SM_PC_chapter27

# SM_PC_chapter27 - Chapter 27 Quantum Physics Quick Quizzes...

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Chapter 27 Quantum Physics Quick Quizzes 1. (b). Some energy is transferred to the electron in the scattering process. Therefore, the scattered photon must have less energy (and hence, lower frequency) than the incident photon. 2. (c). Conservation of energy requires the kinetic energy given to the electron be equal to the difference between the energy of the incident photon and that of the scattered photon. 3. (c). Two particles with the same de Broglie wavelength will have the same momentum p mv = . If the electron and proton have the same momentum, they cannot have the same speed because of the difference in their masses. For the same reason, remembering that 2 2 KE p m = , they cannot have the same kinetic energy. Because the kinetic energy is the only type of energy an isolated particle can have, and we have argued that the particles have different energies, the equation f E h = tells us that the particles do not have the same frequency. 4. (b). The Compton wavelength, C e h m c λ = , is a combination of constants and has no relation to the motion of the electron. The de Broglie wavelength, e h m v λ = , is associated with the motion of the electron through its momentum. 137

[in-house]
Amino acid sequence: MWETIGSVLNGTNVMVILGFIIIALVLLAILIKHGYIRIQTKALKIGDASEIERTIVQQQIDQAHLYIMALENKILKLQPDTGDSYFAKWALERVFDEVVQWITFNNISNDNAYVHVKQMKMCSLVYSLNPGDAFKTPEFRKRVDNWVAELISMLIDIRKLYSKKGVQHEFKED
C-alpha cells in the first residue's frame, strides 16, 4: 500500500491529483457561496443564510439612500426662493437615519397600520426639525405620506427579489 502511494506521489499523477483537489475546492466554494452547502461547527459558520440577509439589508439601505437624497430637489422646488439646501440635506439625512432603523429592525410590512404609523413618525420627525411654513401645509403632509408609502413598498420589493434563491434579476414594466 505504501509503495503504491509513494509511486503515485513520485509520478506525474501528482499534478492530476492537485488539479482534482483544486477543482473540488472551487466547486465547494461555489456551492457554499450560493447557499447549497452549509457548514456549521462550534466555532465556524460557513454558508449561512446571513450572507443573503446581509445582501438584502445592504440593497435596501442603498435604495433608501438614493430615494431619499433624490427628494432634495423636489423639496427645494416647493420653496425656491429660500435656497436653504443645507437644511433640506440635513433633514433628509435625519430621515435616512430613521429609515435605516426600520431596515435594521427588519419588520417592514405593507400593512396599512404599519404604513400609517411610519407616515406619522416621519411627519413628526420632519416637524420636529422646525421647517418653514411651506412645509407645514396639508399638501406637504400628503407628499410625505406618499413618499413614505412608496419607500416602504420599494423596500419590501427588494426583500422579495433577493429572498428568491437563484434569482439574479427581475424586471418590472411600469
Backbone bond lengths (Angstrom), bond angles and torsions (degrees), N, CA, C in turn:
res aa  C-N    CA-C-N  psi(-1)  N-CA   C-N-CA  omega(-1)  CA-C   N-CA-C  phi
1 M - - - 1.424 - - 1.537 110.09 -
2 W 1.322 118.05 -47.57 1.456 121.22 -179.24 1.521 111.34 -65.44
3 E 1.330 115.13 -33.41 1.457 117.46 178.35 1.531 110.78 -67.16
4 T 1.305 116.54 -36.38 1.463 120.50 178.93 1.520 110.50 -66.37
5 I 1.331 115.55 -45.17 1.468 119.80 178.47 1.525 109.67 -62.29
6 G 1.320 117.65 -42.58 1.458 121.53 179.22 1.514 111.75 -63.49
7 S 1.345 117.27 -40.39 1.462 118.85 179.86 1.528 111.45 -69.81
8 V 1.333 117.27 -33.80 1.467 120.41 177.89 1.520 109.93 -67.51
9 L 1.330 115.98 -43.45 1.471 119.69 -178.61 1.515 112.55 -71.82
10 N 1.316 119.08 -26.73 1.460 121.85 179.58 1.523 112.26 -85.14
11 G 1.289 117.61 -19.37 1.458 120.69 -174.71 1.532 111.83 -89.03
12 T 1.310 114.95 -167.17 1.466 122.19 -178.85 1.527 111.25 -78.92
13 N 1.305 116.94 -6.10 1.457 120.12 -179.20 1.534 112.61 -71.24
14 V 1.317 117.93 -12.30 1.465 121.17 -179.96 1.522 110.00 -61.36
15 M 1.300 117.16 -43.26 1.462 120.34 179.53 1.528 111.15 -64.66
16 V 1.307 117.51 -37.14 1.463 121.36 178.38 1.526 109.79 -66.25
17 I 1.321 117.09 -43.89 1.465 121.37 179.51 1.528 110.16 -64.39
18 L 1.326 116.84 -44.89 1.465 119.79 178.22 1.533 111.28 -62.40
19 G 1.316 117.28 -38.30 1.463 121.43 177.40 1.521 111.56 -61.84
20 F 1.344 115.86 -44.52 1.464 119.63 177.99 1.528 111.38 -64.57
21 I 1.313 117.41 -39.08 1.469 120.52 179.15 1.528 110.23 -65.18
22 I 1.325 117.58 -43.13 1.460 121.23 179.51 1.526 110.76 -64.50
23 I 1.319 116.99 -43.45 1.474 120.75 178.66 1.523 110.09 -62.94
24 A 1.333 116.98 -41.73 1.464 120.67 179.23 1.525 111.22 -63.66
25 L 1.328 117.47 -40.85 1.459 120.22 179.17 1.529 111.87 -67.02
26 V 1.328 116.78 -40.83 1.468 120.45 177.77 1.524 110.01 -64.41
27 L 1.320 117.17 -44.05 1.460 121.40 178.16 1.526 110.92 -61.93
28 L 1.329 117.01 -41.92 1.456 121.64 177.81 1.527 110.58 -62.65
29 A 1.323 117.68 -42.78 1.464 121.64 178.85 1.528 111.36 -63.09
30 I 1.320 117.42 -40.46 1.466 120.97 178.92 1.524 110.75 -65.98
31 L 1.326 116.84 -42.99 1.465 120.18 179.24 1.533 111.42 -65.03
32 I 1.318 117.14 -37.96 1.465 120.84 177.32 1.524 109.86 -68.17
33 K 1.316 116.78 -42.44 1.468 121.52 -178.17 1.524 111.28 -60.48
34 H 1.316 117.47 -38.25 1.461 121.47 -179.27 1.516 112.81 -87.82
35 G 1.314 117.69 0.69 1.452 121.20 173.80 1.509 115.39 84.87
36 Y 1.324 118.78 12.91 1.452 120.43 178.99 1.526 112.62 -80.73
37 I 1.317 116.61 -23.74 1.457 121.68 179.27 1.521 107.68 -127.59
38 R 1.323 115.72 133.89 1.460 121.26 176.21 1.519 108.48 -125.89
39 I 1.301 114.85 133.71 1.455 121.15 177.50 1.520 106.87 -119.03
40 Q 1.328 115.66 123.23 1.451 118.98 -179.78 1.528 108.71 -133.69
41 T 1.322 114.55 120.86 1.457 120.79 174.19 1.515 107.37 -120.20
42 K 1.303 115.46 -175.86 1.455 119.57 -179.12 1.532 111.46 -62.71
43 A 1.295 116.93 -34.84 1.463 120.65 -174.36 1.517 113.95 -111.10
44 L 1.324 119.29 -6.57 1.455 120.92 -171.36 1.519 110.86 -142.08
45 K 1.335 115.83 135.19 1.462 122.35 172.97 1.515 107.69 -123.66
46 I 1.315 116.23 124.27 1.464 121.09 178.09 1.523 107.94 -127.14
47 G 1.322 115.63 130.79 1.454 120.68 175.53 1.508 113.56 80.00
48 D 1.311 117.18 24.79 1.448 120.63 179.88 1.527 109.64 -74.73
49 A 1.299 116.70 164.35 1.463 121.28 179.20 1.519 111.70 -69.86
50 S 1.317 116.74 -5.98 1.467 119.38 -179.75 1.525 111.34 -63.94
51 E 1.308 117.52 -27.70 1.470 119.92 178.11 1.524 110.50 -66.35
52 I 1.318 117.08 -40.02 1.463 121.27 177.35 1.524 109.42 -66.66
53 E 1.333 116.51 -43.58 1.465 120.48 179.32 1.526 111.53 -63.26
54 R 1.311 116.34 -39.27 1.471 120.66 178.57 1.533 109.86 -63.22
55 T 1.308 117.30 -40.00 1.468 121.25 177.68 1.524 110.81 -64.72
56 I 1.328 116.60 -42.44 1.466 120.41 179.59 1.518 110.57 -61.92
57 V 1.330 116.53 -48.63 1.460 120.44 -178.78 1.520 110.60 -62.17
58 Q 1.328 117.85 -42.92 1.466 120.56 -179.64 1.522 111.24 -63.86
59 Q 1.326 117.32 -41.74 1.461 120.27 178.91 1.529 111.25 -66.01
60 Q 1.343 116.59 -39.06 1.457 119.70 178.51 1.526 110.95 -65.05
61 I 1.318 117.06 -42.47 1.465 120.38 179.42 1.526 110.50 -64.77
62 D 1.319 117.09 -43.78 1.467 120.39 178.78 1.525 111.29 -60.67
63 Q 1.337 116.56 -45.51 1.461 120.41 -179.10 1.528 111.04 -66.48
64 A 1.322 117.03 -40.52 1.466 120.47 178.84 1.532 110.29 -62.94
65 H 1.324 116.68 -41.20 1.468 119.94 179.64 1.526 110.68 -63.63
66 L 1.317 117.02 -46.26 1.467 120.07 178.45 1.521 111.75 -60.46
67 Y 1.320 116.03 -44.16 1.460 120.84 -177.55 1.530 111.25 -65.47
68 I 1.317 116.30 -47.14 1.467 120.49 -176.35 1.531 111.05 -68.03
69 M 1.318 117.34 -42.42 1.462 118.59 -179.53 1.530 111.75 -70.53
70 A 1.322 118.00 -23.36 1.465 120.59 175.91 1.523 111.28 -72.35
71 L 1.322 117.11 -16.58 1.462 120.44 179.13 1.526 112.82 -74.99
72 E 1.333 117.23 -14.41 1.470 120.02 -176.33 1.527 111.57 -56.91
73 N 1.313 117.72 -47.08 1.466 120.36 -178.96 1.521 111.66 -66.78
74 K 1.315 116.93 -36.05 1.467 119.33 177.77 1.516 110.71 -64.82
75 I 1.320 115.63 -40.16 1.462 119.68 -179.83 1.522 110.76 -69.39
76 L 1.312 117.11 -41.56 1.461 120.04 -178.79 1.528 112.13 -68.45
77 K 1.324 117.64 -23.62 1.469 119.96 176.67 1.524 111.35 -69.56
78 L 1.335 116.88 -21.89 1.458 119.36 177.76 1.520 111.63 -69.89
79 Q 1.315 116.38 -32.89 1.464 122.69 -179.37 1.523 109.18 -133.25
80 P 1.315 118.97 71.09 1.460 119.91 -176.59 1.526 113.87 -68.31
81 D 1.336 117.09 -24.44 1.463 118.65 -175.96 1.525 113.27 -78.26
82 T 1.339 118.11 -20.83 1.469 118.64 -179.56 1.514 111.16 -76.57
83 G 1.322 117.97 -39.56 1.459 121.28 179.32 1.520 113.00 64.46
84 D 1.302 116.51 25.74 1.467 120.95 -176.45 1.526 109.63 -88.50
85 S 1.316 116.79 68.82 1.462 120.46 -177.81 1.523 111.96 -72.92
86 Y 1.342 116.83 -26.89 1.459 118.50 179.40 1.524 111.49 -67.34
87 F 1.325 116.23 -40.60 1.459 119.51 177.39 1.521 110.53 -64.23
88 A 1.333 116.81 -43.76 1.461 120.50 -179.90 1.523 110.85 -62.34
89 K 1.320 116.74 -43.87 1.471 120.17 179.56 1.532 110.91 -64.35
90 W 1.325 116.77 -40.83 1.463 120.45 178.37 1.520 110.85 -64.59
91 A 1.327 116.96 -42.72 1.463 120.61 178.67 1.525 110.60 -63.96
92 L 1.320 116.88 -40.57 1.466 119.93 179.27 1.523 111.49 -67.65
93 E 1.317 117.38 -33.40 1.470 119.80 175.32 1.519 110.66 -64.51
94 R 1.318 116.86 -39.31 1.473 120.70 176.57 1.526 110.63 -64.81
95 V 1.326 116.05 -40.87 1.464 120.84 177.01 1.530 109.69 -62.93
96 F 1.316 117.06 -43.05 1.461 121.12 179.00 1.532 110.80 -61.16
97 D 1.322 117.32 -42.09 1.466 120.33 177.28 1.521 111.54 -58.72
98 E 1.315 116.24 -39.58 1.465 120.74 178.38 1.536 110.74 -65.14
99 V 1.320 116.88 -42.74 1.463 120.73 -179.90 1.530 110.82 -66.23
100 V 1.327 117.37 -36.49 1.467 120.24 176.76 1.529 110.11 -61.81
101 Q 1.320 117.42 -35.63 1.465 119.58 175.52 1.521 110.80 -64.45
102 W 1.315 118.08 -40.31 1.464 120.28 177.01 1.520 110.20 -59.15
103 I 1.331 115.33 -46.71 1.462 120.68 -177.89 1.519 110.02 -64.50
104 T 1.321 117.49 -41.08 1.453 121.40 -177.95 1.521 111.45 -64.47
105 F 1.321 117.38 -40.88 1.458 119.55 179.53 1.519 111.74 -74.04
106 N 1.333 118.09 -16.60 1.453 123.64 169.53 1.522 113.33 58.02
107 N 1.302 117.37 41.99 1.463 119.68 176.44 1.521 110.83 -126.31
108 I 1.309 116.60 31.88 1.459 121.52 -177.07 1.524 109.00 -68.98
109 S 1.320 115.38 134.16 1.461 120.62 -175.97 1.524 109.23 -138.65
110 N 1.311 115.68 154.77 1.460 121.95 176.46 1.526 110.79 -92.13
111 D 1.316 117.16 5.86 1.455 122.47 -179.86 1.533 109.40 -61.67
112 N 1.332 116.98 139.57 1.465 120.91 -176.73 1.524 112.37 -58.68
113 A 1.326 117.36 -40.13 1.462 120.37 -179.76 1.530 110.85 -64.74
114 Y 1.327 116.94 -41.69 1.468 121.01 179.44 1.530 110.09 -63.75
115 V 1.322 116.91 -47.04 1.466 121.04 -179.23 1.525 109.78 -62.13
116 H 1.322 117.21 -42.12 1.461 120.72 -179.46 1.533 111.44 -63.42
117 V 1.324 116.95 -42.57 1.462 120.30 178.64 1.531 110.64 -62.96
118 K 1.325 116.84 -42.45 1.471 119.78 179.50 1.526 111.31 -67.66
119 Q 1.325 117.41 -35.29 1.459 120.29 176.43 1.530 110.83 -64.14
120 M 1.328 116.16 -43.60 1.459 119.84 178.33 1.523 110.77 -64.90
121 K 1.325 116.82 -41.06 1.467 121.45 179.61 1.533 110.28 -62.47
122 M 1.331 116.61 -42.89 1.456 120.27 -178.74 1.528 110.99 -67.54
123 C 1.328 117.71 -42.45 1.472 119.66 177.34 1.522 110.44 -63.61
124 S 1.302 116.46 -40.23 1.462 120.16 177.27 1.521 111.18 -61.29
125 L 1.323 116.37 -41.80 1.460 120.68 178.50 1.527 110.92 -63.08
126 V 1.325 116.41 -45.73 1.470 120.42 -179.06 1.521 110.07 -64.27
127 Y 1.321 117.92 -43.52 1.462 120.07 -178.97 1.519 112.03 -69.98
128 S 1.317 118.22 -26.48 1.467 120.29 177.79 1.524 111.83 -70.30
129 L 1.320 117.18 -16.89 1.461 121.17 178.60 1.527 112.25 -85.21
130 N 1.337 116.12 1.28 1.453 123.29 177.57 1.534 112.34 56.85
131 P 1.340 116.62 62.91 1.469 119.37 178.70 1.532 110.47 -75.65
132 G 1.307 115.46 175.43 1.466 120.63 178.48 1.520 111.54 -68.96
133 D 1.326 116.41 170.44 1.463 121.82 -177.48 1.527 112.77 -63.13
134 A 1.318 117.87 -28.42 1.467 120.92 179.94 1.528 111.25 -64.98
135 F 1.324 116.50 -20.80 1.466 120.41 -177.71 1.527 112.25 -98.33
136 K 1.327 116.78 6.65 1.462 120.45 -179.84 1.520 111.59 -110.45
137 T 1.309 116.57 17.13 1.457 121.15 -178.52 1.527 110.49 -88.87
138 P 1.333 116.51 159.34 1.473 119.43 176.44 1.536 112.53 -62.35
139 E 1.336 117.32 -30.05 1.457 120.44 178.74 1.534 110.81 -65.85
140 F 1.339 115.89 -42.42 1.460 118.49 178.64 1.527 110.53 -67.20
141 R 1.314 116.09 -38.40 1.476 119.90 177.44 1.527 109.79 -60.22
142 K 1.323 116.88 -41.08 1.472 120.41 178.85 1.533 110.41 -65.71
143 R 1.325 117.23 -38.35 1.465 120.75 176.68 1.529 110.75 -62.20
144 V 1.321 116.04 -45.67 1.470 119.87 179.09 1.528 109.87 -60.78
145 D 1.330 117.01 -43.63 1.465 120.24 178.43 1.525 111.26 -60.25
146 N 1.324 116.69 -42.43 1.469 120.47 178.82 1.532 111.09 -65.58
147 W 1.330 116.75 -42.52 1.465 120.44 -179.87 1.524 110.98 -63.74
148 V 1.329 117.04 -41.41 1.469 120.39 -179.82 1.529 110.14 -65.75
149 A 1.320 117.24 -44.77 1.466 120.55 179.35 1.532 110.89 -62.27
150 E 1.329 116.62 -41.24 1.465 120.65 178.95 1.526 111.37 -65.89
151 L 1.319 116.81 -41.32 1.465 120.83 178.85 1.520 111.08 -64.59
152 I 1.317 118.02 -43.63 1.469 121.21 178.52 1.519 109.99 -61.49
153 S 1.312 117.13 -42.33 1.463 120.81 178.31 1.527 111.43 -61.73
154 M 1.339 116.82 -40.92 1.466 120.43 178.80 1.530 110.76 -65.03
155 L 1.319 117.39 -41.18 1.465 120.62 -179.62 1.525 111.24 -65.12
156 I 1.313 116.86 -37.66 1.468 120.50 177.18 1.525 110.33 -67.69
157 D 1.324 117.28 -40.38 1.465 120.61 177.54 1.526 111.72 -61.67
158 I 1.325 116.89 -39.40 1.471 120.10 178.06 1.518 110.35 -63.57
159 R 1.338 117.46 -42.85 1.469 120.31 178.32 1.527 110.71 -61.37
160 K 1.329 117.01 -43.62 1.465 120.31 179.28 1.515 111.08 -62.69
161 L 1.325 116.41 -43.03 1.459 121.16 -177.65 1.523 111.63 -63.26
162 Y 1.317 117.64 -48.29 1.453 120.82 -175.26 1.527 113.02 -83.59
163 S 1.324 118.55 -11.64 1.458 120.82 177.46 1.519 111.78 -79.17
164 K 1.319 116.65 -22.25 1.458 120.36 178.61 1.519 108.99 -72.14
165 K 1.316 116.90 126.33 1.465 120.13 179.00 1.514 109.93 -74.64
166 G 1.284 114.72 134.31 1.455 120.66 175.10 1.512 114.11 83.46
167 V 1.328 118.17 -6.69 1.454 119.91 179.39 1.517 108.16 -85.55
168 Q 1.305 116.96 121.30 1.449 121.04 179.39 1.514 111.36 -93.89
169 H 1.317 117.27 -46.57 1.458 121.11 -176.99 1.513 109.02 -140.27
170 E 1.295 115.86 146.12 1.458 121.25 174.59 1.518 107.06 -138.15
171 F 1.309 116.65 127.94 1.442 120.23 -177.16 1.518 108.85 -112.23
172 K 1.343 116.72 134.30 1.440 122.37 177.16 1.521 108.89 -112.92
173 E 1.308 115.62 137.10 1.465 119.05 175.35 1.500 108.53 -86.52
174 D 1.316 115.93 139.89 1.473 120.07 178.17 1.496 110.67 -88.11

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138 CHAPTER 27 Answers to Even Numbered Conceptual Questions 2. A microscope can see details no smaller than the wavelength of the waves it uses to produce images. Electrons with kinetic energies of several electron volts have wavelengths of less than a nanometer, which is much smaller than the wavelength of visible light (having wavelengths ranging from about 400 to 700 nm). Therefore, an electron microscope can resolve details of much smaller sizes as compared to an optical microscope. 4. Measuring the position of a particle implies having photons reflect from it. However, collisions between photons and the particle will alter the velocity of the particle. 6. Light has both wave and particle characteristics. In Young’s double-slit experiment, light behaves as a wave. In the photoelectric effect, it behaves like a particle. Light can be characterized as an electromagnetic wave with a particular wavelength or frequency, yet at the same time, light can be characterized as a stream of photons, each carrying a discrete energy, hf . 8. (a) particle. Light behaves like a tiny, localized packet of energy, capable of being totally absorbed by a single electron. (b) particle. Data from Compton scattering experiments can be fully explained by treating the scattering like a collision between two particles, conserving both energy and momentum. (c) wave. The observed patterns when light passes through a pair of parallel slits have the same characteristics as the diffraction and interference patterns formed by water waves passing through closely spaced openings. 10. Ultraviolet light has a shorter wavelength and higher photon energy than visible light.
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